The widely publicized resistance and summary axing of the “SABC 8” senior journos, and SABC stubbornness against the regulator’s directive to lift the ban, was the immediate backdrop of the portfolio committee summons. You don’t quite miss Lesotho National Broadcasting Service here, but anyone who has asked around knows that what to publish is the holy preserve of editors, not COOs and politicians. This includes that self-endearing 90 percent local music content prescribed by Hlaudi to redeem himself, and saluted by many including some Lesotho artistes who have recorded a Hlaudi song. When Lesotho’s cabinet turned itself into procurement office in that “new” Bidvest deal in violation of public finance managements laws and regulations and global best practices, they similarly received praises of some like DC’s Ramahooana Matlosa and company for “empowering Basotho”. These things happen. Looking at the SABC board heavyweights that were struck down by the Hlaudi lightning, one wonders how a no-weight like Lebelonyane’s Letsatsi Mabona ended up on the board of our Water and Sewerage Company (WASCO) about whose CEO’s earlier appointment none lesser than “their” Ramahooana himself had publicly voiced suspicion of foul play; only for Mabona to be ejected therefrom when Lebelonyana publicly accused finance minister of corruption in the Bidvest affair. At least the SA parliament can make repeated references to King III (third report of Sir Mervin King on Corporate Governance) which most executives of state and corporations in Lesotho, like the SABC minister, neither know nor appreciate.
So ingrained was the rot that a classroom-size (17) SABC top brass inexplicably abandoned work and camped in Cape Town for over one week of hearings, earning chairman’s excoriation for showy dereliction of duty. They walked out en masse in conceited solidarity with their boorish chairman who suddenly, boisterously protested the absence of Braille text of committee demands from him when his testifying time came, then followed his flock out. This despite SABC having long acquired Braille technology specifically for him, and having responded to parliament without making this demand in January 2014; and despite SABC secretary timeously asking committee to forward all material in Microsoft Word format for Braille transcription by SABC for current proceedings. The committee later named both chairman and secretary for possible perjury, together with the minister.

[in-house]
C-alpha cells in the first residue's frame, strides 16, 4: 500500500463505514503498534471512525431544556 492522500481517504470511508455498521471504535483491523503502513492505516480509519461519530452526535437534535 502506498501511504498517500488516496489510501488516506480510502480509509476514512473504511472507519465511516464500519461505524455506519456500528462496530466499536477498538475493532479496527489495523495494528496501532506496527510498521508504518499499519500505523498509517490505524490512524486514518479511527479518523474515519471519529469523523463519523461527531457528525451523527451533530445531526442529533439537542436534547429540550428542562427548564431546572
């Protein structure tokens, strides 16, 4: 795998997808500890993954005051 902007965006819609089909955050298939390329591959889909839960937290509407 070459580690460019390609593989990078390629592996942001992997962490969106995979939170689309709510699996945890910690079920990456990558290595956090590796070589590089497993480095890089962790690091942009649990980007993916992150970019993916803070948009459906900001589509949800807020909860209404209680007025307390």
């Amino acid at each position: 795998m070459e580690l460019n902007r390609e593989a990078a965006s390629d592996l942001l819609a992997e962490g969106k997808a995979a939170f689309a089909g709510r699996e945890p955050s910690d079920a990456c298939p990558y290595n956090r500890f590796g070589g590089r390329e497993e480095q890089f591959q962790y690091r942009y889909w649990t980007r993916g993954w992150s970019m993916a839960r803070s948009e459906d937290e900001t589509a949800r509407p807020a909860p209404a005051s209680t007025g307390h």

From the walkout, board chairman convened a defiant media conference where one staff member called the committee a kangaroo court. On their next appearance by summons on the chairman, committee ordered the unidentified executive to step forward and apologise unconditionally. After he obliged, his colleagues heartily giggled and gave him a hi-five greeting of player who scored a match-winning goal. The SABC instructed a lawyer to write to the committee saying bringing certain documents would compromise its commercial interests, yet all past staff and board, secretary and chairman later testified there was no such risk, SABC gave same stuff to portfolio committee in 2014. The SABC declined invitation to cross-examine witnesses, and later the Hlaudi-appointed acting GCEO undertook to make a written submission but not take a stance to counter any claims, which the committee rejected. Yet another lawyer wrote to the committee to say SABC shall lead evidence and cross-examine all witnesses on a date it nominated, which the committee again rejected. The professor resigned a week after his grueling ordeal at the hearing.
At least one executive and one non-executive board members told committee that they resigned to retain their sanity, Hlaudi was driving everyone mad, and given free rein by very powerful forces on which the corporation and all its institutional and legislative infrastructure had no bearing.
In our case at least one Communications CEO/PS under an LCD government and one Gender and Sports CEO/PS under the first coalition government tried to bully and defy the Public Accounts Committee, but were reined in. Two ministers defied Ombudsman summons on block farming under LCD. The ANC Youth League in the president’s KwaZulu-Natal homeland are now calling for Hlaudi’s inclusion in ANC’s 1917 executive and next government, to continue his wonderful work and shame jealous detractors. He told their recent rally he could “change South Africa in three months”, that South Africa was talking about him, not the diploma and degree holders he had beaten hands-down, because they didn’t have any stories to tell; and that the Bible was referring to his likes when it said a man who would change the world would not emerge from the contemporary heroes but his origins wouldn’t yet be announced. “I am still at the SABC, nobody can remove me there, but I don’t need a Matric or a title to be there, to bring change”. The parallels noted in this survey of developments are both fascinating and harrowing. Common to them is a Congress style of harnessing the state for nepotism, pampering of sycophants, and Messiahnic claim of the cloak of liberation giver to prosecute the same, from here to Zim, perhaps.